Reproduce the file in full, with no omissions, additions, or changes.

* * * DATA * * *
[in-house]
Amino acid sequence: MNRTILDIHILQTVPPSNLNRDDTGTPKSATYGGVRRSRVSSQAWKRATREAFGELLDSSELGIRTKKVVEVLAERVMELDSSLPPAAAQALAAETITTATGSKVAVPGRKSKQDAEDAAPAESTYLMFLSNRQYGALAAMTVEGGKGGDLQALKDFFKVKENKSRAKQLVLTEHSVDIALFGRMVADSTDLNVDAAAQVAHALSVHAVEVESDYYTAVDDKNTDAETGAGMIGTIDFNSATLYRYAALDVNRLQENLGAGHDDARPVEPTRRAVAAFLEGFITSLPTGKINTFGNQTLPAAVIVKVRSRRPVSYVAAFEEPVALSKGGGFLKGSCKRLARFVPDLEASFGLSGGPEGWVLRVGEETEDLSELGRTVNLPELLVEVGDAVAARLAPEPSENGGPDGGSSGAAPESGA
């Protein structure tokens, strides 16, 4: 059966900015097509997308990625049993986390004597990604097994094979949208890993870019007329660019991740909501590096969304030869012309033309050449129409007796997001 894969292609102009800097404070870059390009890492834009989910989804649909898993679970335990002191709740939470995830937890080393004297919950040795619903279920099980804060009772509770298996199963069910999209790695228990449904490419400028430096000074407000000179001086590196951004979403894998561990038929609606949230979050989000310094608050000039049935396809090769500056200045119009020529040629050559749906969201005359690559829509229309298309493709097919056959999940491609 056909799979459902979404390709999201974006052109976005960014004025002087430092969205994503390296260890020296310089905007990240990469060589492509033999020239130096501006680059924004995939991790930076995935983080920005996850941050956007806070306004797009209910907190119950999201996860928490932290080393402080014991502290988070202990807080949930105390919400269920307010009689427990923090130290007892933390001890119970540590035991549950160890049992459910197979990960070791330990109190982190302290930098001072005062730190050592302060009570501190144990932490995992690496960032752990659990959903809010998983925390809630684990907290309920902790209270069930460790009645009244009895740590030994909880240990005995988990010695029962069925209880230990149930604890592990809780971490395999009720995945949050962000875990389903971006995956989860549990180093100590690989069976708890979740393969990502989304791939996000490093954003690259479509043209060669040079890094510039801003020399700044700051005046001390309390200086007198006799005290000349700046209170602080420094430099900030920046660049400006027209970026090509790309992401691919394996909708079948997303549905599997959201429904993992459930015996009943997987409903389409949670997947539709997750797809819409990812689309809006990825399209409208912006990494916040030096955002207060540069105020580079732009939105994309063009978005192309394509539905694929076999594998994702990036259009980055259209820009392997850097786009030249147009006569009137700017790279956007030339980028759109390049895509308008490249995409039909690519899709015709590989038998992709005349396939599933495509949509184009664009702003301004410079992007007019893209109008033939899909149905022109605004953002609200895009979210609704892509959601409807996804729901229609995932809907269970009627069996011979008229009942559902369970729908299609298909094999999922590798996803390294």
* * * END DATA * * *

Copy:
[in-house]
Amino acid sequence: MNRTILDIHILQTVPPSNLNRDDTGTPKSATYGGVRRSRVSSQAWKRATREAFGELLDSSELGIRTKKVVEVLAERVMELDSSLPPAAAQALAAETITTATGSKVAVPGRKSKQDAEDAAPAESTYLMFLSNRQYGALAAMTVEGGKGGDLQALKDFFKVKENKSRAKQLVLTEHSVDIALFGRMVADSTDLNVDAAAQVAHALSVHAVEVESDYYTAVDDKNTDAETGAGMIGTIDFNSATLYRYAALDVNRLQENLGAGHDDARPVEPTRRAVAAFLEGFITSLPTGKINTFGNQTLPAAVIVKVRSRRPVSYVAAFEEPVALSKGGGFLKGSCKRLARFVPDLEASFGLSGGPEGWVLRVGEETEDLSELGRTVNLPELLVEVGDAVAARLAPEPSENGGPDGGSSGAAPESGA
């Protein structure tokens, strides 16, 4: 059966900015097509997308990625049993986390004597990604097994094979949208890993870019007329660019991740909501590096969304030869012309033309050449129409007796997001 894969292609102009800097404070870059390009890492834009989910989804649909898993679970335990002191709740939470995830937890080393004297919950040795619903279920099980804060009772509770298996199963069910999209790695228990449904490419400028430096000074407000000179001086590196951004979403894998561990038929609606949230979050989000310094608050000039049935396809090769500056200045119009020529040629050559749906969201005359690559829509229309298309493709097919056959999940491609 056909799979459902979404390709999201974006052109976005960014004025002087430092969205994503390296260890020296310089905007990240990469060589492509033999020239130096501006680059924004995939991790930076995935983080920005996850941050956007806070306004797009209910907190119950999201996860928490932290080393402080014991502290988070202990807080949930105390919400269920307010009689427990923090130290007892933390001890119970540590035991549950160890049992459910197979990960070791330990109190982190302290930098001072005062730190050592302060009570501190144990932490995992690496960032752990659990959903809010998983925390809630684990907290309920902790209270069930460790009645009244009895740590030994909880240990005995988990010695029962069925209880230990149930604890592990809780971490395999009720995945949050962000875990389903971006995956989860549990180093100590690989069976708890979740393969990502989304791939996000490093954003690259479509043209060669040079890094510039801003020399700044700051005046001390309390200086007198006799005290000349700046209170602080420094430099900030920046660049400006027209970026090509790309992401691919394996909708079948997303549905599997959201429904993992459930015996009943997987409903389409949670997947539709997750797809819409990812689309809006990825399209409208912006990494916040030096955002207060540069105020580079732009939105994309063009978005192309394509539905694929076999594998994702990036259009980055259209820009392997850097786009030249147009006569009137700017790279956007030339980028759109390049895509308008490249995409039909690519899709015709590989038998992709005349396939599933495509949509184009664009702003301004410079992007007019893209109008033939899909149905022109605004953002609200895009979210609704892509959601409807996804729901229609995932809907269970009627069996011979008229009942559902369970729908299609298909094999999922590798996803390294």